Ubiquitous Eco Cities: Telecommunication Infrastructure, Technology Convergence and Urban Management

Ubiquitous Eco Cities: Telecommunication Infrastructure, Technology Convergence and Urban Management

Tan Yigitcanlar (Queensland University of Technology, Australia) and Jung Hoon Han (Griffith University, Australia)
DOI: 10.4018/japuc.2010010101
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Efficient and effective urban management systems for Ubiquitous Eco Cities require having intelligent and integrated management mechanisms. This integration includes bringing together economic, socio-cultural and urban development with a well-orchestrated, transparent and open decision-making system and necessary infrastructure and technologies. In Ubiquitous Eco Cities, telecommunication technologies play an important role in monitoring and managing activities via wired and wireless networks. Particularly, technology convergence creates new ways in which information and telecommunication technologies are used and formed the backbone of urban management. The 21st century is an era where information has converged, in which people are able to access a variety of services, including internet- and location- based services, through multi-functional devices and provides new opportunities in the management of Ubiquitous Eco Cities. This paper discusses developments in telecommunication infrastructure and trends in convergence technologies and their implications on the management of Ubiquitous Eco Cities.
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During the last few decades across the globe urban system and structures have been changed dramatically by rapid urbanisation trends (Yeung, 2000). As a result of this urbanisation process urban systems have become increasingly complex and large in scale. At the moment sustainable and efficient usage of scarce resources together with competing economic and social priorities are parts of everyday decisions required to be made by local governments, which are obliged to employ a sound urban management TO THE PUBLISHERS:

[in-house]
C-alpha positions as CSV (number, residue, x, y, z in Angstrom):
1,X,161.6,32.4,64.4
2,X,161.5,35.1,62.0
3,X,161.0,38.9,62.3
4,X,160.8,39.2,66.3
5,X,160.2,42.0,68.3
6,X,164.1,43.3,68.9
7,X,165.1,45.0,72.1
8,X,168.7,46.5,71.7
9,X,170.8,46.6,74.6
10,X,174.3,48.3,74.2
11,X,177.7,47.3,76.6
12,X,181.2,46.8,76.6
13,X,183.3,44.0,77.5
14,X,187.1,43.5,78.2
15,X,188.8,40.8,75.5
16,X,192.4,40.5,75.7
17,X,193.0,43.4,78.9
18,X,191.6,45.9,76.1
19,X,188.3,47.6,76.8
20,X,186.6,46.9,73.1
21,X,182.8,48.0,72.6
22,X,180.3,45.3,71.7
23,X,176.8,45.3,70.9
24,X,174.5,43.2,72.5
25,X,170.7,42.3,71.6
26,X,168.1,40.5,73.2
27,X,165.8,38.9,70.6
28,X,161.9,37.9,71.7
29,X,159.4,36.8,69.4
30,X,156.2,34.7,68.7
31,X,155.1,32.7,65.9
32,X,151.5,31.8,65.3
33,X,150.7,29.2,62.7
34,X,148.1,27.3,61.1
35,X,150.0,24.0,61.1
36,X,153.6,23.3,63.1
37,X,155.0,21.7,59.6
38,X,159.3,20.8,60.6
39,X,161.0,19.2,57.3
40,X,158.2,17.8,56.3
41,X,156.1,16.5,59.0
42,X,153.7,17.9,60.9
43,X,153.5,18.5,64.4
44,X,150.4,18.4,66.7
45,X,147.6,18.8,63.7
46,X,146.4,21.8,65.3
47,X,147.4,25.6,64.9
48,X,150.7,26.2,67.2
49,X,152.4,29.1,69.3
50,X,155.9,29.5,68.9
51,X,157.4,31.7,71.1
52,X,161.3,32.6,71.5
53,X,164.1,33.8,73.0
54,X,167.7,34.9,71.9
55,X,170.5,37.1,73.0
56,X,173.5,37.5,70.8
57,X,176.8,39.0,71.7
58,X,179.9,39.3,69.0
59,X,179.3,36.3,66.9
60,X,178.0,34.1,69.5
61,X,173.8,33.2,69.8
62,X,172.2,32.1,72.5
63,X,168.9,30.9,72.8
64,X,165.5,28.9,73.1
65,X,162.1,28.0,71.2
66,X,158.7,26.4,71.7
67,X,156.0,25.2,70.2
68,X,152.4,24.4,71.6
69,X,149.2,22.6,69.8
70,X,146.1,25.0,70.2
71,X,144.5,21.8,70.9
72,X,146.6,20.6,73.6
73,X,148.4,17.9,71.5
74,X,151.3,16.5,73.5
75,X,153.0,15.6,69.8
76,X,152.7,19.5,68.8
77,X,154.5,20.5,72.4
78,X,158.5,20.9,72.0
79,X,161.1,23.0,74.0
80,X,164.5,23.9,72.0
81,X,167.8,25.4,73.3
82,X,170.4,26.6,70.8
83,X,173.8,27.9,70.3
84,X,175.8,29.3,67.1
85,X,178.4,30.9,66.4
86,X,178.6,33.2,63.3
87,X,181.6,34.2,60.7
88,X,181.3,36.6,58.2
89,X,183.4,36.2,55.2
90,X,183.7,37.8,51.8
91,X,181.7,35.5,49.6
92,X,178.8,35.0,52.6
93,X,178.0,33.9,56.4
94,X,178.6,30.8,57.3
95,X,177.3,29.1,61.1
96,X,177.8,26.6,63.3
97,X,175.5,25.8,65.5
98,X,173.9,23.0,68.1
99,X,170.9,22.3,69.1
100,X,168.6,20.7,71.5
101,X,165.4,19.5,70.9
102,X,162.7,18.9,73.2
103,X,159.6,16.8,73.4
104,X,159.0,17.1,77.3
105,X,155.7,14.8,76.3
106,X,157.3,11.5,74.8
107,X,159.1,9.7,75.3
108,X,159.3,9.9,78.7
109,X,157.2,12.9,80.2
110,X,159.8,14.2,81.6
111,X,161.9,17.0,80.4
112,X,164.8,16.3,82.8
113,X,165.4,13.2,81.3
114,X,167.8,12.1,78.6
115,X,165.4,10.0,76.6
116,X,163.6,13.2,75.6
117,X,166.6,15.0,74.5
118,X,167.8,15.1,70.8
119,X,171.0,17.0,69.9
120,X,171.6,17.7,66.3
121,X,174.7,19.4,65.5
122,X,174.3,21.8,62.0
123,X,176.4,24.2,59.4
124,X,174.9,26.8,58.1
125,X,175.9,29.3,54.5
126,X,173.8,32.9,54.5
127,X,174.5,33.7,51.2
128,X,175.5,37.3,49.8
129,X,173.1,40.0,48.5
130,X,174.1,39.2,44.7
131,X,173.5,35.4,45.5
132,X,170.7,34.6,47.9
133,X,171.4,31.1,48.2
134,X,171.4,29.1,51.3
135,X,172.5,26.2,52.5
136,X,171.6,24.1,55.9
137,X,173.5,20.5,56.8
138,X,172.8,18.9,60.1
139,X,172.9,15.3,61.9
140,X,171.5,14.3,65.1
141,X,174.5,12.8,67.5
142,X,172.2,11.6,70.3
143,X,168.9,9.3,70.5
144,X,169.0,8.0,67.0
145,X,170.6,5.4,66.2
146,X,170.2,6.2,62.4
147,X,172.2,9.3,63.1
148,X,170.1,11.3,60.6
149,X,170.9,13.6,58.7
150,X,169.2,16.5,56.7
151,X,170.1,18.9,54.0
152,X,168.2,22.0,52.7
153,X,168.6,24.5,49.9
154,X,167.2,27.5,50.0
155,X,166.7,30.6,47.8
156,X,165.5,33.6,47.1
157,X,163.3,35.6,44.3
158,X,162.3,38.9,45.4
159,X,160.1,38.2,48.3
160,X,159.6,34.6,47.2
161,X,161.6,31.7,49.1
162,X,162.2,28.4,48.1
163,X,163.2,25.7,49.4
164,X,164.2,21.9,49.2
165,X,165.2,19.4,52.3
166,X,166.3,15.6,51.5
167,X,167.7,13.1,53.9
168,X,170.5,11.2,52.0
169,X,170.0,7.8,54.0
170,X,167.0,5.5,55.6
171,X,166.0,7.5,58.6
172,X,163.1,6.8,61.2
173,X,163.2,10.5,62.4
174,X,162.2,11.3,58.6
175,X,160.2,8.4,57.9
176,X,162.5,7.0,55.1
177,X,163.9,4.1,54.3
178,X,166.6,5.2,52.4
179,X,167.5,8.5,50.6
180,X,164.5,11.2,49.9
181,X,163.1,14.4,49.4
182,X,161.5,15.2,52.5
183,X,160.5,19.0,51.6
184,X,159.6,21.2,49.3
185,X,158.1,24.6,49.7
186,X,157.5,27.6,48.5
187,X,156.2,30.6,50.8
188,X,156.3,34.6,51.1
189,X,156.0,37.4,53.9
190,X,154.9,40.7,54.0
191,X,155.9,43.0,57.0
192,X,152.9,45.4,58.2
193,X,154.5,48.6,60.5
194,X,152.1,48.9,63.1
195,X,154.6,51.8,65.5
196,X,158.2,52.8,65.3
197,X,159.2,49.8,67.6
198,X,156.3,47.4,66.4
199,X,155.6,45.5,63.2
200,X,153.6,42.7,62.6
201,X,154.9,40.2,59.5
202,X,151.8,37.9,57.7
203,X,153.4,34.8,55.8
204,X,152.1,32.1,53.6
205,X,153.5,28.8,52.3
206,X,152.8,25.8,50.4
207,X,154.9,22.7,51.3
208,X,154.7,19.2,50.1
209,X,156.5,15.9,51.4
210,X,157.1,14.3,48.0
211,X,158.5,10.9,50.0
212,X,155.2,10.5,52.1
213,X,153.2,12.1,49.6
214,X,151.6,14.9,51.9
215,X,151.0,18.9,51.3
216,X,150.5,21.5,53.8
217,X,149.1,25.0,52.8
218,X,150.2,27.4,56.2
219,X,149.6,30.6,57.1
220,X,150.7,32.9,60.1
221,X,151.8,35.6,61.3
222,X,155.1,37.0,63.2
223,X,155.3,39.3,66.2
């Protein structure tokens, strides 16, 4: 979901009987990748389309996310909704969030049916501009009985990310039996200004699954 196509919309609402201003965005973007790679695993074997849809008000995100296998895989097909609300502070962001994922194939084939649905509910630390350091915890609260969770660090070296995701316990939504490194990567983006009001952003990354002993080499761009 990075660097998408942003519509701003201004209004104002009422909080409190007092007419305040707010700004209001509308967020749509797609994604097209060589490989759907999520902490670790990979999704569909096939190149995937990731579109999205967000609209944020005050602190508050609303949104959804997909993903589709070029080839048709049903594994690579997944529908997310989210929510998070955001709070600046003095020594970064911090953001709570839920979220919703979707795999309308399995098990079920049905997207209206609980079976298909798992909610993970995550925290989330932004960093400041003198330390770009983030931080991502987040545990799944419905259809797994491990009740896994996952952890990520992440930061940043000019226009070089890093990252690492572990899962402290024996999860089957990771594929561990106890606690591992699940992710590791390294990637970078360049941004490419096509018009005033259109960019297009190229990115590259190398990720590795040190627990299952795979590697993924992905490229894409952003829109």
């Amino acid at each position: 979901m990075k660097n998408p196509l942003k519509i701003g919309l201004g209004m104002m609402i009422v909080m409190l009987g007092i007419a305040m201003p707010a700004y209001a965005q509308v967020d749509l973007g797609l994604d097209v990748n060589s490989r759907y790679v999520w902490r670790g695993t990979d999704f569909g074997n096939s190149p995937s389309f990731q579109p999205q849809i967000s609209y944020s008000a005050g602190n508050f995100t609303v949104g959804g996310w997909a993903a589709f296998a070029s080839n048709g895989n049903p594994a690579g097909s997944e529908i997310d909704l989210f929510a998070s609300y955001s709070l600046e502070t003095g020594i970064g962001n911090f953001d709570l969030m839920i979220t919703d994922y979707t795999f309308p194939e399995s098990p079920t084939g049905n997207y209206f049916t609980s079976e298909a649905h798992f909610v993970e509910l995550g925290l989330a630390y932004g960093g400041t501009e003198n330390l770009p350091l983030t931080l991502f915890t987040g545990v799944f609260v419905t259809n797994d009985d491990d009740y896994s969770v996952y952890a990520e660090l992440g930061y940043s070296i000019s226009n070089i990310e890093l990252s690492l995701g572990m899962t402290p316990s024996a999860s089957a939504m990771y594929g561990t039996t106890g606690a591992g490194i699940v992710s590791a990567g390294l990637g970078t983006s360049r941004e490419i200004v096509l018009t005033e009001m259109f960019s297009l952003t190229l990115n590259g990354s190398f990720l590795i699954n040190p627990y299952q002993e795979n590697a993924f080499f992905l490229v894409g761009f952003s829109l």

Index words are IN RED.?>system that increases the understanding of, and capacity to undertake, the strategic management of urban areas (Teriman et al., 2009). Urban management is basically a process of deliberately directing and facilitating urban development, and also an integration of the traditional ideas of planning, with its physical, economic and social concerns, and recently latched to management with its emphasis on efficiency (Davey, 1993). The application of innovative systems to support urban management and collaborative decision-making offers considerably new opportunities for the 21st century cities, particularly for Ubiquitous eco cities (U-eco cities).

U-eco city is a city that promises to provide an environmentally friendly urban milieu with advanced ubiquitous infrastructures and services for residents and visitors (Yigitcanlar, 2009a). Beyond this a U-eco city is claimed to be a sustainable city with an entire city dedicated to minimising the required inputs, of energy, water and food, and waste outputs, of heat, air and water pollution, by benefiting from ubiquitous technologies and sustainable urban development principles (Galloway, 2003). In U-eco cities urban and infrastructure planning, development and management require complex information and input from institutions, stakeholders and users to deal with spatial, social, economic, multi-dimensional and complex characteristics of urban and environmental phenomena and problems (Lee et al., 2008).

In U-eco cities telecommunication infrastructure forms the backbone network system of the management (Warf, 1998). Over the past few decades, telecommunications networks have become important infrastructure players and information and communication technologies (ICTs) form the basis of telecommunications infrastructure for U-eco cities (Hackler, 2003a). In the information era, ICTs play an increasingly important role in the planning, provision and management of urban infrastructure. Moreover, ICTs as telecommunication networks are major infrastructure management systems, and rapidly evolving and transforming into a network supported by convergence technologies that supports urban management. Telecommunication and infrastructure networks are rapidly moving from systems based on wired technology to those that are wireless and seamless digital network systems (Dourish, 2004). Although ubiquitous computing network systems have become one of the major phases in many contemporary agendas in terms of the design and engineering of computer systems, their economic, social and environmental implications are yet to be explored (Weiser, 1991). Additionally, complexity of urban management in U-eco cities requires a new understanding including intelligent systems and tools to deal with this complexity. Given this significance, there is limited research that focuses on the implications of developments in the fields of telecommunication infrastructure, technology convergence and urban management on U-eco cities.

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